Colorado found itself in the marijuana spotlight multiple times last week, with several announcements and developments having a bearing on the state’s medical cannabis industry:
– On Thursday, Gov. John Hickenlooper officially came out against Amendment 64, the ballot proposal calling for the legalization of marijuana for adults 21 and older. The University of Colorado Board of Regents also voted to oppose the initiative.
While the measure deals with the general use of cannabis, this is an important issue for the medical marijuana industry as well. Supporters say it will open up the market and create a much bigger market for all. But it’s unclear how it will all play out if the bill actually passes. Some MMJ professionals think it could destroy the medical cannabis industry in Colorado, saying it will give the federal government justification to shut down every marijuana business. Either way, opposition is mounting as the November election nears.
– Speaking of Amendment 64, the legalization measure was at the center of controversy last week when marijuana advocates filed a lawsuit over the language used to describe the proposal in a ballot guide released by the state. Lawmakers deleted several sentences that put marijuana legalization in a positive light. The judge overseeing the case, however, quickly dismissed the lawsuit a few days later.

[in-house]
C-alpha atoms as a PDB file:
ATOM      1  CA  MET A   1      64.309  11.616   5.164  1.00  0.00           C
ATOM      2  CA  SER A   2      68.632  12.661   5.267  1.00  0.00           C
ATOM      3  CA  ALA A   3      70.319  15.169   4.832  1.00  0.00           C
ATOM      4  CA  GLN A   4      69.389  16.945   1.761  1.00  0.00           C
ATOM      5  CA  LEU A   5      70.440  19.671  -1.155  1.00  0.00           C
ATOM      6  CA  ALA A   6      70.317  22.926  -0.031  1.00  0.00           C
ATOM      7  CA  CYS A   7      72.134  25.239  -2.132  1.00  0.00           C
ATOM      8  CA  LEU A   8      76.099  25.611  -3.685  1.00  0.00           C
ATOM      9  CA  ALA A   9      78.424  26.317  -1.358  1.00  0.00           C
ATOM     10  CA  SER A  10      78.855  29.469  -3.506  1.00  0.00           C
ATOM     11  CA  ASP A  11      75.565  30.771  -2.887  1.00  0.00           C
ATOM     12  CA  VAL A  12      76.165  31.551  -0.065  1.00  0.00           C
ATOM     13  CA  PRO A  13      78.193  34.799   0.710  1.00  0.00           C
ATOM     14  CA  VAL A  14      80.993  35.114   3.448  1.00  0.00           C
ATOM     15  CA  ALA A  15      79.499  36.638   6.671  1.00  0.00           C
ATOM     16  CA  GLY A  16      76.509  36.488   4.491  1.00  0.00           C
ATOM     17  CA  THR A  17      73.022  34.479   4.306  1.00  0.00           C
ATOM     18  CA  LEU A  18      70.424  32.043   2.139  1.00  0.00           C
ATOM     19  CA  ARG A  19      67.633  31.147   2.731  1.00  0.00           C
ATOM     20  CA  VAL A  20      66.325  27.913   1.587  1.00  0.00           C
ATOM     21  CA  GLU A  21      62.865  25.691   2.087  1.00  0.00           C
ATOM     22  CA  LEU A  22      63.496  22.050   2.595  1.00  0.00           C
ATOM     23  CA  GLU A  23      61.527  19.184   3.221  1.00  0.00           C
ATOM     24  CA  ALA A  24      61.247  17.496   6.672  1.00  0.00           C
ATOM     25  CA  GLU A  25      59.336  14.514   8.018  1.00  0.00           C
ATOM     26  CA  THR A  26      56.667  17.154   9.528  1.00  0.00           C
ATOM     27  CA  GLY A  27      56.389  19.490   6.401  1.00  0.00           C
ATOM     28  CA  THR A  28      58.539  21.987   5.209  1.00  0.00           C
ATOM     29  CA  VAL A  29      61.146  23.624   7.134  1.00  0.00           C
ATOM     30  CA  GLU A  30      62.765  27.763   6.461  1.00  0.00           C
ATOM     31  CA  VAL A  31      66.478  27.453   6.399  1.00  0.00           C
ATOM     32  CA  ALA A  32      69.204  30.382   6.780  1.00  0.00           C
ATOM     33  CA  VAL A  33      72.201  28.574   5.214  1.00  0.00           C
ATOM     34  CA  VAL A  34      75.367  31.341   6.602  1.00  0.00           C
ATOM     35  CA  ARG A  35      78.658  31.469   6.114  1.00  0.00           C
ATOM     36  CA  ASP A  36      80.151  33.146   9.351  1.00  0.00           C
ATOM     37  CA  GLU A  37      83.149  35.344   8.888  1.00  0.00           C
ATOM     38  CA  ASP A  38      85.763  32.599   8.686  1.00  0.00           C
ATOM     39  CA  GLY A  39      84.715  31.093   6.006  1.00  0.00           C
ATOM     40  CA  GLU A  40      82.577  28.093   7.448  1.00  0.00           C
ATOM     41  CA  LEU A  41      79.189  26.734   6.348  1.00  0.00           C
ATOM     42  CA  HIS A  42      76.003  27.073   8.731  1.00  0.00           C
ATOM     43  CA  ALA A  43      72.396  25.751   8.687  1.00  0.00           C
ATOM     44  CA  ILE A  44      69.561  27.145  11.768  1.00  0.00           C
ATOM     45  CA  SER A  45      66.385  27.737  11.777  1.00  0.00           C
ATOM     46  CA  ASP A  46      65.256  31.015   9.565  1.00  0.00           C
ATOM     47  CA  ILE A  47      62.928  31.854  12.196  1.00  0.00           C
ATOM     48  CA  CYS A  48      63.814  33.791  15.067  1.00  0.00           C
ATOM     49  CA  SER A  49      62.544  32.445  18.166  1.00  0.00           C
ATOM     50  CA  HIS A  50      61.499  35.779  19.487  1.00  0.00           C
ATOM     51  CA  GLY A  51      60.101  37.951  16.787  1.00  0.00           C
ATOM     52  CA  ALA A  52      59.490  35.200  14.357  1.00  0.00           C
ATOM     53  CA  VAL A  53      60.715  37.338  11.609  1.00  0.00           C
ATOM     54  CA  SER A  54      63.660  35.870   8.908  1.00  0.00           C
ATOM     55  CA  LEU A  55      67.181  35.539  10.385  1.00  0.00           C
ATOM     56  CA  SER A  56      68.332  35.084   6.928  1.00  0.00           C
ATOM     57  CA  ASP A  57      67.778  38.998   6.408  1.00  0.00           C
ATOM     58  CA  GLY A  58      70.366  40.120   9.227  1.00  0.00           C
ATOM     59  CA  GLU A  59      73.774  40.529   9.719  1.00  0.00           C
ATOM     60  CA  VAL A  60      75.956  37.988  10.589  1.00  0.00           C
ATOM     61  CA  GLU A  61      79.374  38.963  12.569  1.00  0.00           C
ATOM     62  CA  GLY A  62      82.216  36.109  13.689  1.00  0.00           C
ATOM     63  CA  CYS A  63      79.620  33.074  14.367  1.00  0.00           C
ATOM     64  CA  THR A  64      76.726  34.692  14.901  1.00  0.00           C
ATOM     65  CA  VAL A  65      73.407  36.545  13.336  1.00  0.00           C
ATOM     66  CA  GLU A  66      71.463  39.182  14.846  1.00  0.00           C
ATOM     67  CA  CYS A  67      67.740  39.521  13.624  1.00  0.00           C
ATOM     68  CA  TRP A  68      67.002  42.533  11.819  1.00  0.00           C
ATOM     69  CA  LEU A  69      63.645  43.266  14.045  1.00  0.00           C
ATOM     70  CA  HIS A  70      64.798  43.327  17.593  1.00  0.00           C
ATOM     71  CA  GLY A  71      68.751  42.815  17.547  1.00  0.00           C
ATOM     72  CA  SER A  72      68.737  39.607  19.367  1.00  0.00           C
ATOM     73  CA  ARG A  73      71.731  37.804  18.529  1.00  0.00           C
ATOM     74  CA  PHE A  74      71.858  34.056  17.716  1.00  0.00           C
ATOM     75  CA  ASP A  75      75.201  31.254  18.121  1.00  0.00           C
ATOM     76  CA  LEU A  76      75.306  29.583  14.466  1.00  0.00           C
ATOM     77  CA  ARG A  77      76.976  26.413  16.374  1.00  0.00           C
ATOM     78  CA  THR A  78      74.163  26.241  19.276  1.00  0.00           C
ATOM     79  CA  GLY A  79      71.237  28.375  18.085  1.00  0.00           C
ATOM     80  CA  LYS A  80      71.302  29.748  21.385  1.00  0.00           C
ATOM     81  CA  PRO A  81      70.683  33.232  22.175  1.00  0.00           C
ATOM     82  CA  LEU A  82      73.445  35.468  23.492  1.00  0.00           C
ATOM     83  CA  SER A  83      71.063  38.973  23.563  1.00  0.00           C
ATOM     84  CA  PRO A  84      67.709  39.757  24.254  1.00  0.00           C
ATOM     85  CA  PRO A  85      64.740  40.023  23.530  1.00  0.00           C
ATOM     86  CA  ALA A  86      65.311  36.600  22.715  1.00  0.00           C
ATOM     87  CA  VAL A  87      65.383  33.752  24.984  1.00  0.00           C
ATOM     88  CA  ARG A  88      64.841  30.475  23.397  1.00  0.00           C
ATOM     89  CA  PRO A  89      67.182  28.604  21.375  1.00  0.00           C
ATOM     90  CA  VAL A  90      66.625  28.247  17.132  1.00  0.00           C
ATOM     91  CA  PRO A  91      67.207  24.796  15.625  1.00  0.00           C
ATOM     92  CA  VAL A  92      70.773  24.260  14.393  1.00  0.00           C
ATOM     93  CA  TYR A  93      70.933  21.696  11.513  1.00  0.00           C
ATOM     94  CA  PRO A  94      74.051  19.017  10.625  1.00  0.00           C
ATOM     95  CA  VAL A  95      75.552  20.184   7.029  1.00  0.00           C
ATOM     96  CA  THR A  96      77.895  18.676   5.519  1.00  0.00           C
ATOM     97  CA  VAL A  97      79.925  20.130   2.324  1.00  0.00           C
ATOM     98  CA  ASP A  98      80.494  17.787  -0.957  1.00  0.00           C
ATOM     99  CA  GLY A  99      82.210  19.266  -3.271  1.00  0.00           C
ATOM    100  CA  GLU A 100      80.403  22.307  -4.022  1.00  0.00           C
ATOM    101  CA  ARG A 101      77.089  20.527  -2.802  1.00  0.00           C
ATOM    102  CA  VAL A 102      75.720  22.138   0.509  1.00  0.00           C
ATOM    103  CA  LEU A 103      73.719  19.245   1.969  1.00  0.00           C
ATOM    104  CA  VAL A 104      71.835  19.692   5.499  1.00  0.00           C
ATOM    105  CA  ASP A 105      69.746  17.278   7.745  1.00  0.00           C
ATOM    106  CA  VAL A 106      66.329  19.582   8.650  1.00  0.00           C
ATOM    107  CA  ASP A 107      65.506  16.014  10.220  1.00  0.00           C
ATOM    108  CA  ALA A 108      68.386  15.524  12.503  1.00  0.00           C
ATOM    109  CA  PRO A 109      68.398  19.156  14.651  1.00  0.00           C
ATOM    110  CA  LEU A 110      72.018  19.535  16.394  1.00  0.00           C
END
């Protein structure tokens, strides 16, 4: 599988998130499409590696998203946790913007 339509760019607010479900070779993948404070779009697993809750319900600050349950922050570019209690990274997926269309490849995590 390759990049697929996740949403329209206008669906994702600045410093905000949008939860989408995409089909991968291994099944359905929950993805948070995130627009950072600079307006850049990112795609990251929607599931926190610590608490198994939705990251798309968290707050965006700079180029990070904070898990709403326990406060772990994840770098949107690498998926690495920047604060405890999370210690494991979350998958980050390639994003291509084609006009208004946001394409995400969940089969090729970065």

– A slew of studies and reports about medical marijuana – and cannabis in general – were released last week, including three tied to Colorado. Two of them reflect well on the MMJ industry: One found that teenagers in the state smoke less marijuana today than they did several years ago – indicating that MMJ laws have not led to an increase in youth cannabis use, as often claimed – and another details the positive financial impact of marijuana businesses in 10 Colorado cities.
Expect to hear much more out of Colorado over the next two months as both sides in the marijuana and MMJ debate look to influence voters.
Also last week, MMJ Business Daily launched its 2012 patient survey, which aims to figure out exactly what consumers want from medical marijuana dispensaries. The survey asks a variety of questions about the preferences and buying habits of patients, including what sets one dispensary apart from another and what attributes they value the most (such as price, selection, location, etc.). MMJ Business Daily will analyze the results to provide dispensaries with valuable – and unique – customer data to help them grow revenues and better serve patients. The report will be released this fall, with highlights revealed during the upcoming National Marijuana Business Conference.
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Voters to Decide Fate of MMJ in Montana After Court Ruling